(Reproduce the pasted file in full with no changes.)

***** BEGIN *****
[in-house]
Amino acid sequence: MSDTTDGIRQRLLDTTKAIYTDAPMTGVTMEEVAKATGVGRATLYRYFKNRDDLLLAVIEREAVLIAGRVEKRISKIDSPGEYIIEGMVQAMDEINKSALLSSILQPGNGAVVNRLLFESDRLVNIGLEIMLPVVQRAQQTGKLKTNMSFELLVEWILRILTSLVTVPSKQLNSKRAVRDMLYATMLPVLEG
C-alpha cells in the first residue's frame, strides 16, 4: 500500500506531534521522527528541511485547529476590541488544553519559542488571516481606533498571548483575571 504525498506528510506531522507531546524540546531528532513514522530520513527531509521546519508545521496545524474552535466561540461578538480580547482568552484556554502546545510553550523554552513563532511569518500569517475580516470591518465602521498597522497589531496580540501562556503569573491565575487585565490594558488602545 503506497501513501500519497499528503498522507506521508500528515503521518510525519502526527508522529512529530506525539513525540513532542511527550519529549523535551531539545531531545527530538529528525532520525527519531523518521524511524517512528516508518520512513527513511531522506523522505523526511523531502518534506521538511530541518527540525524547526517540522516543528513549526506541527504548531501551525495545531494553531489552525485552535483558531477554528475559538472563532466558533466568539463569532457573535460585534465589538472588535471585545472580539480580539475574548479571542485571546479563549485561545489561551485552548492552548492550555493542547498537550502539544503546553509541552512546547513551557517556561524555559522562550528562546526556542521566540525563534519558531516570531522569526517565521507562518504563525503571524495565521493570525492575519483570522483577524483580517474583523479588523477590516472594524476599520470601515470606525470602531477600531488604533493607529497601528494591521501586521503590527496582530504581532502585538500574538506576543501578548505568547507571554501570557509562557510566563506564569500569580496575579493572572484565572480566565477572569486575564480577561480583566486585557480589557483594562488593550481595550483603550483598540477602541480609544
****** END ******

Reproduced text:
[in-house]
Amino acid sequence: MSDTTDGIRQRLLDTTKAIYTDAPMTGVTMEEVAKATGVGRATLYRYFKNRDDLLLAVIEREAVLIAGRVEKRISKIDSPGEYIIEGMVQAMDEINKSALLSSILQPGNGAVVNRLLFESDRLVNIGLEIMLPVVQRAQQTGKLKTNMSFELLVEWILRILTSLVTVPSKQLNSKRAVRDMLYATMLPVLEG
C-alpha cells in the first residue's frame, strides 16, 4: 500500500506531534521522527528541511485547529476590541488544553519559542488571516481606533498571548483575571 504525498506528510506531522507531546524540546531528532513514522530520513527531509521546519508545521496545524474552535466561540461578538480580547482568552484556554502546545510553550523554552513563532511569518500569517475580516470591518465602521498597522497589531496580540501562556503569573491565575487585565490594558488602545 503506497501513501500519497499528503498522507506521508500528515503521518510525519502526527508522529512529530506525539513525540513532542511527550519529549523535551531539545531531545527530538529528525532520525527519531523518521524511524517512528516508518520512513527513511531522506523522505523526511523531502518534506521538511530541518527540525524547526517540522516543528513549526506541527504548531501551525495545531494553531489552525485552535483558531477554528475559538472563532466558533466568539463569532457573535460585534465589538472588535471585545472580539480580539475574548479571542485571546479563549485561545489561551485552548492552548492550555493542547498537550502539544503546553509541552512546547513551557517556561524555559522562550528562546526556542521566540525563534519558531516570531522569526517565521507562518504563525503571524495565521493570525492575519483570522483577524483580517474583523479588523477590516472594524476599520470601515470606525470602531477600531488604533493607529497601528494591521501586521503590527496582530504581532502585538500574538506576543501578548505568547507571554501570557509562557510566563506564569500569580496575579493572572484565572480566565477572569486575564480577561480583566486585557480589557483594562488593550481595550483603550483598540477602541480609544